• profile image

      Doug Turner Jr. 

      7 years ago

      I always assumed Verne was a genius because of his fantastic -- and much more popular -- works of fiction, but I never knew he was so keen on predicting the future. His grasp of technology and the sciences must have been so astute that he was able to pinpoint where mankind's crazy inventions were headed.

    • William F. Torpey profile image

      William F Torpey 

      8 years ago from South Valley Stream, N.Y.

      I find it amazing that some of the great thinkers of the past were able to look into the future with a degree of clarity. I'm not sure I'd like such predictions of our future today. Things don't seem to be going all that well. Thumbs up.

    • randslam profile image

      Rand Zacharias 

      8 years ago from Kelowna, British Columbia

      Patty, you do this so often. Well informed hub about one of the planet's greatest futurist writers. I just did a short story on Philip K. Dick that showed his own prescient, tho' disturbed, mind.

      Thanks for your continuity in purpose and excellence.

      Rand

    • maven101 profile image

      maven101 

      8 years ago from Northern Arizona

      Hi Patti....Another thumbs up for a well written and interesting Hub...Jules Verne, as futurist, like Toffler, sorely underestimated the impact of the information age on culture , business, and the average man...the empowerment gained by those without power, and the manipulation by those with power...a true visionary that wrote novels that fascinated me in my youth...Thanks for bringing this heretofore unknown, to me anyway, story of a future Paris as seen with 19th century eyes...quite prescient...Larry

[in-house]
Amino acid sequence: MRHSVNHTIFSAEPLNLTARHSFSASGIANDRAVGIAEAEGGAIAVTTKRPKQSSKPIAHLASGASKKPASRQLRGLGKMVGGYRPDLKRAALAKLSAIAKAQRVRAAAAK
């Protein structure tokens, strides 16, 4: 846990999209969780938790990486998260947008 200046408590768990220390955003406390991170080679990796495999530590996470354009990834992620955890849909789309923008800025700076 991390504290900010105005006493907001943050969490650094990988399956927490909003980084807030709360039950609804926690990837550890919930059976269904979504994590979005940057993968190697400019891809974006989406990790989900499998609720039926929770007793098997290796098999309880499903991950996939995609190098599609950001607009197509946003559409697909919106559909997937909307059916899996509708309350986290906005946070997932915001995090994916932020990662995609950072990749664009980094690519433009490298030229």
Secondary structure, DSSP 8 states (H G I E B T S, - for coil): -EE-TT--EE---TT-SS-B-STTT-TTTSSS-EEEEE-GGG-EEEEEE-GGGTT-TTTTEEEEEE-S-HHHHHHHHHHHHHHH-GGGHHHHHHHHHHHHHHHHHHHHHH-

• Patty Inglish, MS profile imageAUTHOR

      Patty Inglish 

      8 years ago from USA. Member of Asgardia, the first space nation, since October 2016

      Thanks to all of you for the kind comments!

      @Zsuzsy Bee! - You have the book in French!! I can only read some and not at all speak the language, but see the existence of concepts in French that I think do not exist in English. I'd like Jules Verne to be here now to comment!

      I must look through old book shops and find another versions of this book, in French. Thanks, as always, for visiting! You're the only other person I know so far that has read this one - and the only one in 2 languages.

      @Enelle - How are things in your sector of Canada? Cooler than in Ohio, no doubt. Thanks very much for posting.

      @Sara - Email me at the contact link :)

    • Zsuzsy Bee profile image

      Zsuzsy Bee 

      8 years ago from Ontario/Canada

      Wow, Patty, as always a great hub. I actually own the book in French but have read it in English also. Somehow the French version does portrait the misery of Michel more in depth or maybe the French language just has more descriptive words for the tragic then English.

      In this book Jules Verne shows his amazing ability to describe the future once again.

      Can you just imagine what good old Jules would have to say if he were able to see today's technology

      loved the hub

      hope you're well

      regards Zsuzsy

    • Enelle Lamb profile image

      Enelle Lamb 

      8 years ago from Canada's 'California'

      An excellent review Patty, and chock full of interesting information as well. Thumbs up my dear!

    • dallas93444 profile image

      Dallas W Thompson 

      8 years ago from Bakersfield, CA

      Given his "reality" was filtered through the late 1800's to early 1900's... It is amazing he had the mental acuity to vision, or have the conceptualization of these "modern-day" realities... Jules Verne's concern of "...the evils inherent in rapid industrialization and its impact on life, especially the burying of literature and the classics under the importance of business, advanced technologies, and money." is valid.

    • Hello, hello, profile image

      Hello, hello, 

      8 years ago from London, UK

      Thank you for your review and bringing this book to our attention.

    • Sara Algoe profile image

      HARRIS 

      8 years ago from Phoenix, Ariz

      When i saw that this Hub is reply to a question, I thought it would be a paragraph answer but now i know why Patty Inglish is most decorated writer on Hubpages.

      Can i use you page break style picture Pleaseeeeeeee !